The Anaheim Ducks dropped both games to the Minnesota Wild, falling 3-1 Thursday and 5-1 Saturday. The Ducks played such an uninspired game Thursday that general manager Bob Murray’s decision to put Adam Henrique on waivers seemed like an attempt to jump-start his team from its slumber. That attempt failed. In addition to sending Henrique to waivers, the Ducks moved Josh Mahura into the lineup for the first time in 2020-21. That didn’t do much to help things either, as the Ducks fell to 6-9-3 on the season. They now have sole possession of last place in the Western Division.
Adam Henrique’s Waivers Trip Doesn’t Help
The Anaheim Ducks announced Murray’s shocking decision to place 2019-20 Ducks’ scoring leader Adam Henrique on waivers Saturday morning, shocking many.
While people questioned Murray’s decision, it fell in line with his history. He hasn’t been afraid to make bold transactions to try to jump-start his lackadaisical team. His Jan. 19, 2019 trade that sent fan favorite Andrew Cogliano to the Dallas Stars is a prime example.
While it wasn’t a trade, Murray’s motivation might have been the same. Henrique’s contract isn’t exactly the kind that a team would be willing to take off the Ducks’ hands without negotiating a trade where Anaheim would retain some of his salary. The drastic decision to move last season’s scoring leader to waivers was intended to wake up the Ducks.
It didn’t work.
They fell behind 2-0 in the first period with a poor defensive performance. Anaheim’s best scoring chance came off a Kevin Shattenkirk dump attempt that ricocheted off the Zamboni door and hit the post.
Though the Ducks did increase their shot total to 27 after managing a paltry 17 shots in game 1, those numbers are deceiving. They couldn’t generate chances close to Wild goaltender Kaapo Kahkonen and only managed one brief moment of sustained pressure during the second period.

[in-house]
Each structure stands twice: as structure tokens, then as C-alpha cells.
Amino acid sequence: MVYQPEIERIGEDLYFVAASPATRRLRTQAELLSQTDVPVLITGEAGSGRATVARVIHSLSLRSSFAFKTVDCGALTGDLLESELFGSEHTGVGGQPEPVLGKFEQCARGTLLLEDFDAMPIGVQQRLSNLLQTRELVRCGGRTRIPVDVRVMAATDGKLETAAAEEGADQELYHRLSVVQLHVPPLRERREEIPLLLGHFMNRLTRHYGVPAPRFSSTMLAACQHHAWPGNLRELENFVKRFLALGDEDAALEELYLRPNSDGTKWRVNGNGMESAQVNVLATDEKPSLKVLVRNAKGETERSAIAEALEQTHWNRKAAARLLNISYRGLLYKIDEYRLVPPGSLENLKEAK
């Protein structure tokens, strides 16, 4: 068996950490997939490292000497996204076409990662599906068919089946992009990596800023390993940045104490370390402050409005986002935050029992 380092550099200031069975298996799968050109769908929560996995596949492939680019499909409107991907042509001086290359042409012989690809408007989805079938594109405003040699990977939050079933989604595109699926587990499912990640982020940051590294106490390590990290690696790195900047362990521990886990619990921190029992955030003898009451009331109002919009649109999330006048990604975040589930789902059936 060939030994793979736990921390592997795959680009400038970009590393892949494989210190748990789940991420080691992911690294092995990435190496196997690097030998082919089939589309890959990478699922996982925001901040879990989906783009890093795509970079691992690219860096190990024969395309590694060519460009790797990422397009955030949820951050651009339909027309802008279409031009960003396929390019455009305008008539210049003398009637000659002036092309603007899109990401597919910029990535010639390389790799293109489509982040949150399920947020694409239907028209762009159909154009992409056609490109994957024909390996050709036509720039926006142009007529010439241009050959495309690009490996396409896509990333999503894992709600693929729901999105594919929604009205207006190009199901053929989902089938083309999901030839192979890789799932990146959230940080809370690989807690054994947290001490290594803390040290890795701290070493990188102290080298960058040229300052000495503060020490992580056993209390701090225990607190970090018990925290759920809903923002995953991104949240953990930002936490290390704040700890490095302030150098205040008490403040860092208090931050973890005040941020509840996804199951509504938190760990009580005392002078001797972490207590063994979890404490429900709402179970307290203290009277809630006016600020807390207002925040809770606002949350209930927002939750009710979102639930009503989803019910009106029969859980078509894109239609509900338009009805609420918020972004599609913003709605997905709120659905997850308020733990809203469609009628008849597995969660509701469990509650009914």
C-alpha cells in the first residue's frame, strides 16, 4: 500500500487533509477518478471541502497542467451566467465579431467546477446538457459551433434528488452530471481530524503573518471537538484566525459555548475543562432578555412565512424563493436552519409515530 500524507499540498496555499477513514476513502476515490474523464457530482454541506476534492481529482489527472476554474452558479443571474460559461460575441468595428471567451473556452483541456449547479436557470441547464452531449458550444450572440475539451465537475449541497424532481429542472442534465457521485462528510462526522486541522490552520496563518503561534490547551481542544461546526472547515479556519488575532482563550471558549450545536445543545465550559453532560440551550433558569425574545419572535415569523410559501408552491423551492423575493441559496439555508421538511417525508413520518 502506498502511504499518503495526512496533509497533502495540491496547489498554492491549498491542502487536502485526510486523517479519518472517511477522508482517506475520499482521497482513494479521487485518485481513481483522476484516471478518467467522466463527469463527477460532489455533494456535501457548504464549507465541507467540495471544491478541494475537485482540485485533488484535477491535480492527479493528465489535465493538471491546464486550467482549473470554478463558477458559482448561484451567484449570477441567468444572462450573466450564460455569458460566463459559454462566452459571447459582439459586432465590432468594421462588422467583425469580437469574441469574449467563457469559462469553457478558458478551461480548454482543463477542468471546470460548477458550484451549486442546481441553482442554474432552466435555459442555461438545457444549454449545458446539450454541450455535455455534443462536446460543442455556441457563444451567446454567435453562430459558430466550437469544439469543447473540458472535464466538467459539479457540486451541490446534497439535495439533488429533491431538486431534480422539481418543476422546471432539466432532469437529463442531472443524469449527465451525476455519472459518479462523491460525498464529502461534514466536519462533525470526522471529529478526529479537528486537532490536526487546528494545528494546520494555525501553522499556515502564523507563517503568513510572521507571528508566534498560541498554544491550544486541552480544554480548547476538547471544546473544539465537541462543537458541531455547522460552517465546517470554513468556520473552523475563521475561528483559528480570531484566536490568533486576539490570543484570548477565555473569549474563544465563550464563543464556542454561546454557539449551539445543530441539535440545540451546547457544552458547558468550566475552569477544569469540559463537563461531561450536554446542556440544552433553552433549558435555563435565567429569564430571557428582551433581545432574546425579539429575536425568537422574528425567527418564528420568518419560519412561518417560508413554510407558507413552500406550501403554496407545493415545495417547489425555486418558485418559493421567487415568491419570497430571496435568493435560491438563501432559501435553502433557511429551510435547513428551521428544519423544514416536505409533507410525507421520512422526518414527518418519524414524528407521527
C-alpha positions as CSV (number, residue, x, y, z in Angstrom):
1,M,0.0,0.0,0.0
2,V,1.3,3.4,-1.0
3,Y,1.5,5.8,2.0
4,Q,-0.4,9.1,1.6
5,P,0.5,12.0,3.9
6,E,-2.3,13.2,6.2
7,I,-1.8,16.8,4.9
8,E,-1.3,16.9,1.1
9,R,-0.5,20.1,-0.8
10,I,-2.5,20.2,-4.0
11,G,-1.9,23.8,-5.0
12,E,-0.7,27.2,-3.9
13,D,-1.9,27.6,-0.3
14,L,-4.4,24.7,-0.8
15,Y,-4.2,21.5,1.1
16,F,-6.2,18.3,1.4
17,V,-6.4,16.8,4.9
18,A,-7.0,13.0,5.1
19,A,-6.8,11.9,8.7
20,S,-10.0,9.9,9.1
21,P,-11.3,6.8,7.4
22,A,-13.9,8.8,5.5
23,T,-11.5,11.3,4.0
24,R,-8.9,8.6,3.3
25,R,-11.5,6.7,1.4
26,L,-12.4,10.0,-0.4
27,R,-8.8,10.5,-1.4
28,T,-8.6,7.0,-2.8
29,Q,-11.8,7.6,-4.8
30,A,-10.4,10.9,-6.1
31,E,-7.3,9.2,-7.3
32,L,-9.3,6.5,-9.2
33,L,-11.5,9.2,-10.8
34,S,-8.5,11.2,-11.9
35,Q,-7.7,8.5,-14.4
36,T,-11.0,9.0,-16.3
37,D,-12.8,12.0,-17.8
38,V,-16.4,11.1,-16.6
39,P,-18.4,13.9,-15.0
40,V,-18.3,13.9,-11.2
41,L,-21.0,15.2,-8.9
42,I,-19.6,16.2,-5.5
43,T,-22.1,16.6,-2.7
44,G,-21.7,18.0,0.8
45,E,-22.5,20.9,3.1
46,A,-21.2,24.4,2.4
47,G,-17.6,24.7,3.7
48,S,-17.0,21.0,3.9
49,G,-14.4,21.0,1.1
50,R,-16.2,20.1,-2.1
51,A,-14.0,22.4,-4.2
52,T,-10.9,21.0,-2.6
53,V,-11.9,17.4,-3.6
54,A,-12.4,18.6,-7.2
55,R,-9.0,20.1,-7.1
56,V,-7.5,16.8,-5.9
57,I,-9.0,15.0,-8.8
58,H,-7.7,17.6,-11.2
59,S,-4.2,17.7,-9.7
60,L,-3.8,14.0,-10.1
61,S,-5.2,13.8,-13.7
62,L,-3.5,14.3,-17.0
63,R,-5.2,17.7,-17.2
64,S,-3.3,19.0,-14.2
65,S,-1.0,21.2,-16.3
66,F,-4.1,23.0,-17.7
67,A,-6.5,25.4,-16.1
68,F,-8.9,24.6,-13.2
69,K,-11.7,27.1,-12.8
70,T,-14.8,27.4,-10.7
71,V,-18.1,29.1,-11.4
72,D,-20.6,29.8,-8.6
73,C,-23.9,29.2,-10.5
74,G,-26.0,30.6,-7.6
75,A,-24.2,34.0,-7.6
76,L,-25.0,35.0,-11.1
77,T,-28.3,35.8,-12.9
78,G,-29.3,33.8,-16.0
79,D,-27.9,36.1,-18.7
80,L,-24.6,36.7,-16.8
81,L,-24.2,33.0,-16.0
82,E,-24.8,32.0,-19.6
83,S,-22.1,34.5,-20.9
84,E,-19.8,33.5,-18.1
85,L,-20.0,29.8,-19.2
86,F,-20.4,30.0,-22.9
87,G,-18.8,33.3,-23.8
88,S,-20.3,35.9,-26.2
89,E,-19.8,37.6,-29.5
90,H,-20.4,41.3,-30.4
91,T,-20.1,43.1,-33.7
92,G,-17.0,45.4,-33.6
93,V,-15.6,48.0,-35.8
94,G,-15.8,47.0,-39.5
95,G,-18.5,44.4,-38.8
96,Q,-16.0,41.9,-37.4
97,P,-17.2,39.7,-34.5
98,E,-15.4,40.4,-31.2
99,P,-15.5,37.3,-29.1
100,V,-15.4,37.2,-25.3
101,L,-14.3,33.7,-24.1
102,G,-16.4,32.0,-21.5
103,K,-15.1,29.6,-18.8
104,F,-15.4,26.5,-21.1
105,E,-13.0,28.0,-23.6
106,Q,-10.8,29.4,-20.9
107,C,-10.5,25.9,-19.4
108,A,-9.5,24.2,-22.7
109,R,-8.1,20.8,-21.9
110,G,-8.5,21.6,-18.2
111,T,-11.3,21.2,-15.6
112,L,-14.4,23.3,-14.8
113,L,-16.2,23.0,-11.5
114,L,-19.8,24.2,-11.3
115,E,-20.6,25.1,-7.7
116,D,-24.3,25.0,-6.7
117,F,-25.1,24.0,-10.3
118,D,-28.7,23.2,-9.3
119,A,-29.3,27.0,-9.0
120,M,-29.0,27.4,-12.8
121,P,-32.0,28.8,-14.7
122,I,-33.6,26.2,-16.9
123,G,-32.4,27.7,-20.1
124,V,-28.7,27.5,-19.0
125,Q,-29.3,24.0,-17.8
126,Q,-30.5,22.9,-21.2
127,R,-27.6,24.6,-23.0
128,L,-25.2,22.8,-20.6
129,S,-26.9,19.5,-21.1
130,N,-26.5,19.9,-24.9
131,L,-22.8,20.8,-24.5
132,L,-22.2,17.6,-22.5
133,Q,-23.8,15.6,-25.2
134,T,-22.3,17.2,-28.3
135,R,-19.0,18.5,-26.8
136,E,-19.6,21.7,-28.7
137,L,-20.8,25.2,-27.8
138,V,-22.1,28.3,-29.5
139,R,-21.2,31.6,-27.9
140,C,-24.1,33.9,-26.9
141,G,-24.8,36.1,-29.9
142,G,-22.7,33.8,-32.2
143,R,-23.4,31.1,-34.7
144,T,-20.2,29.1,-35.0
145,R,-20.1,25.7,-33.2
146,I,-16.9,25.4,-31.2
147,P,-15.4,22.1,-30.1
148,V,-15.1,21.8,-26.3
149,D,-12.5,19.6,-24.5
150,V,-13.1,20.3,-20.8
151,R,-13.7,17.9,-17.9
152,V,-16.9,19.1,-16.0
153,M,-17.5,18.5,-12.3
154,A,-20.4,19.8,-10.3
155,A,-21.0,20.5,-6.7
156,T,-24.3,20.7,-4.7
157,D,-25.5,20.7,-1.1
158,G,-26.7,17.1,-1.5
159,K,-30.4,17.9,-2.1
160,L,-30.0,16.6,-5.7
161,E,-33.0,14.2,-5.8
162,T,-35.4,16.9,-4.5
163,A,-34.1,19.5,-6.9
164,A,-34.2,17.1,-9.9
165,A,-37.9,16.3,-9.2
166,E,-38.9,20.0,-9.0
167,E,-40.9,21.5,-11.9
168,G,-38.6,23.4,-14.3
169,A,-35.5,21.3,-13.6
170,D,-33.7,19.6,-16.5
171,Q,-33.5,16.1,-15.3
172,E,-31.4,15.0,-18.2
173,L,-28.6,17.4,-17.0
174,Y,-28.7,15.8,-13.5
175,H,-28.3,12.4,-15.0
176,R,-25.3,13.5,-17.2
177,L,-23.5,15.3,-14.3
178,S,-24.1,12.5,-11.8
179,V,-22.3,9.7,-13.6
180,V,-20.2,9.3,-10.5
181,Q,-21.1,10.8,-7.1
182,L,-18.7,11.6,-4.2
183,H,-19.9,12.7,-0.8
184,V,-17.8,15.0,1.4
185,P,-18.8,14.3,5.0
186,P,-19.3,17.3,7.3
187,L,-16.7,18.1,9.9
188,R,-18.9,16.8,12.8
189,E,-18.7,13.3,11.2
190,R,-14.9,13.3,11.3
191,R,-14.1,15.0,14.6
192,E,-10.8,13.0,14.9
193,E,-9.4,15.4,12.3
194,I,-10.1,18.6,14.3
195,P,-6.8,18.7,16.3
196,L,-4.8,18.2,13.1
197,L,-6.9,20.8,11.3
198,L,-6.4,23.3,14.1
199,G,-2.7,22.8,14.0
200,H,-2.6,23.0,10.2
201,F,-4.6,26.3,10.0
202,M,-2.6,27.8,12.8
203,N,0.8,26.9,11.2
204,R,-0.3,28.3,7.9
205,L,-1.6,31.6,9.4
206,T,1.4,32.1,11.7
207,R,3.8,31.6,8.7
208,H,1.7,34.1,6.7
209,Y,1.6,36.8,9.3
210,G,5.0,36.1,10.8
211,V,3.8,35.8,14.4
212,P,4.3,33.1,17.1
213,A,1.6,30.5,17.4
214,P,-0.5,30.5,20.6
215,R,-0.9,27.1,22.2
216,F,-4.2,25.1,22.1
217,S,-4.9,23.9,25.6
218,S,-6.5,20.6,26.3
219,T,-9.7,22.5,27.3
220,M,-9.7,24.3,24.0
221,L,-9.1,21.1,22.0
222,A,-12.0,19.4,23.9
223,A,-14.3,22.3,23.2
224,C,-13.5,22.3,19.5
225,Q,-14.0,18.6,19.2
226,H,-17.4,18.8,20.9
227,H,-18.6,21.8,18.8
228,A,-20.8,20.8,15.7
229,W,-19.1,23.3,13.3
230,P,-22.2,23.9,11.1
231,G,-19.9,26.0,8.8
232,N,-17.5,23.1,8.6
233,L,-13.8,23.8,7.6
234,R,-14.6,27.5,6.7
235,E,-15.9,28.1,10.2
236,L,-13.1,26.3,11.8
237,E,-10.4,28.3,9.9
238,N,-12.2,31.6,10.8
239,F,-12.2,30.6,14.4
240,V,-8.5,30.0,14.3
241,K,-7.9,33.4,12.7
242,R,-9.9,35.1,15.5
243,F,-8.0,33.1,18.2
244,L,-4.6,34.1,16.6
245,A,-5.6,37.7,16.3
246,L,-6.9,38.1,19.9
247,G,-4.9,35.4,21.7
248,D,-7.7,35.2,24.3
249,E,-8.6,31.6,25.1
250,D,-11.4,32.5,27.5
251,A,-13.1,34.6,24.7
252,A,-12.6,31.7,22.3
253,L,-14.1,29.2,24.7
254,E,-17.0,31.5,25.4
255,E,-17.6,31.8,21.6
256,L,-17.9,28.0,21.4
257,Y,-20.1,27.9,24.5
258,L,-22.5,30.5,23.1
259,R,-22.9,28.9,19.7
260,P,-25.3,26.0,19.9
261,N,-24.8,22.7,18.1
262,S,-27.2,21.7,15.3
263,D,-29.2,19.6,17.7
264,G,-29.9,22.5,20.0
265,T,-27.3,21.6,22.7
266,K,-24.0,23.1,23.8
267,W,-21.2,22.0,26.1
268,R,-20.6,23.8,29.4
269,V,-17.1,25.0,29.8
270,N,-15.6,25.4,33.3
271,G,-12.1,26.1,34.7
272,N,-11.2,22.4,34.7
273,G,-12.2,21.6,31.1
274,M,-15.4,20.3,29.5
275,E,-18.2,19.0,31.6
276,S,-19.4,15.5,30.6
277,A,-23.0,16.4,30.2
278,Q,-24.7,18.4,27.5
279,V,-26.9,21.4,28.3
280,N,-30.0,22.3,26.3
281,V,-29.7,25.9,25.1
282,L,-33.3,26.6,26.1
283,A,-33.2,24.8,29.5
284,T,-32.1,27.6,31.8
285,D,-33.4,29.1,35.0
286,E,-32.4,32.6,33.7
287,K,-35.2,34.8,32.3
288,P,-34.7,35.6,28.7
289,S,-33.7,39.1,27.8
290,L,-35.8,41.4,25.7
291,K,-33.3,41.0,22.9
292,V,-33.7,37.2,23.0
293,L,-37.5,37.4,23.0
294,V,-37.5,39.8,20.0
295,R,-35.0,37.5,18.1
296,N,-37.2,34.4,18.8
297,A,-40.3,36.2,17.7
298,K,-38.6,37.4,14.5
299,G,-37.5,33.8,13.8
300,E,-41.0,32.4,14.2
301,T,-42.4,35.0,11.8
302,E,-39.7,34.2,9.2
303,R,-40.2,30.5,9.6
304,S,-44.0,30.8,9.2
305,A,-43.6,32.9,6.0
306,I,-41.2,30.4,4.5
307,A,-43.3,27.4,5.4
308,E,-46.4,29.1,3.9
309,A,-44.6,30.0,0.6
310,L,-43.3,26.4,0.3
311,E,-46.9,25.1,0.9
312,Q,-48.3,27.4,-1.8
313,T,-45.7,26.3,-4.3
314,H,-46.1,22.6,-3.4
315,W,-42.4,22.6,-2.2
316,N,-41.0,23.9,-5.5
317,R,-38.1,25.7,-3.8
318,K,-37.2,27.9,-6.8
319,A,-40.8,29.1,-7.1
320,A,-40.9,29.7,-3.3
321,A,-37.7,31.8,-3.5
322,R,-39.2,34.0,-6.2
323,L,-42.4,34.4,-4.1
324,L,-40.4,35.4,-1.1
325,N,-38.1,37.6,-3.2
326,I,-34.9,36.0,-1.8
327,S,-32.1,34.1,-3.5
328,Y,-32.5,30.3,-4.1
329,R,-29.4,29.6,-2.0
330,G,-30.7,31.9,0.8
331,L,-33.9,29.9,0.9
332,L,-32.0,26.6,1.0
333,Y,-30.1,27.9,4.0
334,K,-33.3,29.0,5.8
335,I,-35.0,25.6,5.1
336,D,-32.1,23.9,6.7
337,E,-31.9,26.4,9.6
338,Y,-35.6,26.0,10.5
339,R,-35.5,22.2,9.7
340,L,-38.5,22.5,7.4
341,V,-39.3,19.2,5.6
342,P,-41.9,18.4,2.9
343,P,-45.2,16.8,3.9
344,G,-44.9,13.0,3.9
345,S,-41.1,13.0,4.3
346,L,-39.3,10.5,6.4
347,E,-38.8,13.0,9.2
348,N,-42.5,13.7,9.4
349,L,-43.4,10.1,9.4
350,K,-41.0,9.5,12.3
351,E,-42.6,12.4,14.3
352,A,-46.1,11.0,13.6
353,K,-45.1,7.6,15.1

Mahura’s First Game a Mixed Bag
Mahura finally made his 2020-21 season debut, replacing an injured Hampus Lindholm in game 2. He didn’t look comfortable at first, struggling with the more frantic pace of NHL hockey.
He had trouble distributing the puck in his defensive zone in the face of the Wild forecheck and failed to sustain manageable gaps between him and the Wild forwards. The prime example occurred on Mats Zuccarello’s first-period goal when Mahura found himself too far away from the Norwegian forward to disrupt his shot attempt.
But Mahura’s performance improved. With the Ducks trailing 3-0 in game 2, Mahura wired a second-period shot that glanced off the stick of David Backes past Kahkonen to bring the Ducks within striking distance. He followed his first NHL point of 2020-21 by joining a rush and generating another opportunity right after that. Mahura appeared to settle in and adjust to the game’s pace, bringing hope that he will be more effective if he remains in the lineup.
Where Is Ryan Miller?
John Gibson didn’t play poorly in the Ducks’ series against the Wild, but he could’ve used a break Saturday night, and backup goalie Ryan Miller hasn’t played in 12 days.
He has started just three of 16 games so far this season and is on pace to start only 10 of 56 for the entire campaign. The Ducks’ unwillingness to play Miller more, even in his role as a backup, is baffling. The team isn’t competitive, and Gibson has shown signs of frustration of late. Still, the team insists on playing him as often as possible.
Gibson could use a vacation, at least a mental one, while Miller probably would love a chance to tie Dominik Hasek for No. 14 on the all-time wins list. Meanwhile, Ducks fans could also use something to celebrate. It’s a win-win situation.
Gibson is an excellent goaltender, but he can’t overcome all of the Ducks’ shortcomings and win them enough games to make them a playoff team. Regardless of whether you believe the rumors of a potential trade, Gibson has six more seasons left on his contract. If he continues to play this frequently and faces such a mental and physical onslaught every night, the Ducks run the risk of wearing him down before being competitive again.
The Ducks travel to Arizona to face the Coyotes Monday and Wednesday night. Despite their off-ice issues, the Coyotes are still in the mix to make the playoffs in the Western Division, while the Ducks are steadily dropping out of contention. After three consecutive losses, this Coyotes series is as much of a must-win as the team has had all year. It’s not just a must-win; it’s a must sweep.
all stats from hockey-reference.com
Anthony Ciardelli grew up in Vermont and New Hampshire but now lives in Los Angeles. Though he was raised a Bruins fan, he quickly came to enjoy the hockey culture in Southern California and the rivalry between the Kings and Ducks. He covered USC Athletics while pursuing his journalism masters there. He also enjoys doing play-by-play for USC Trojan Hockey.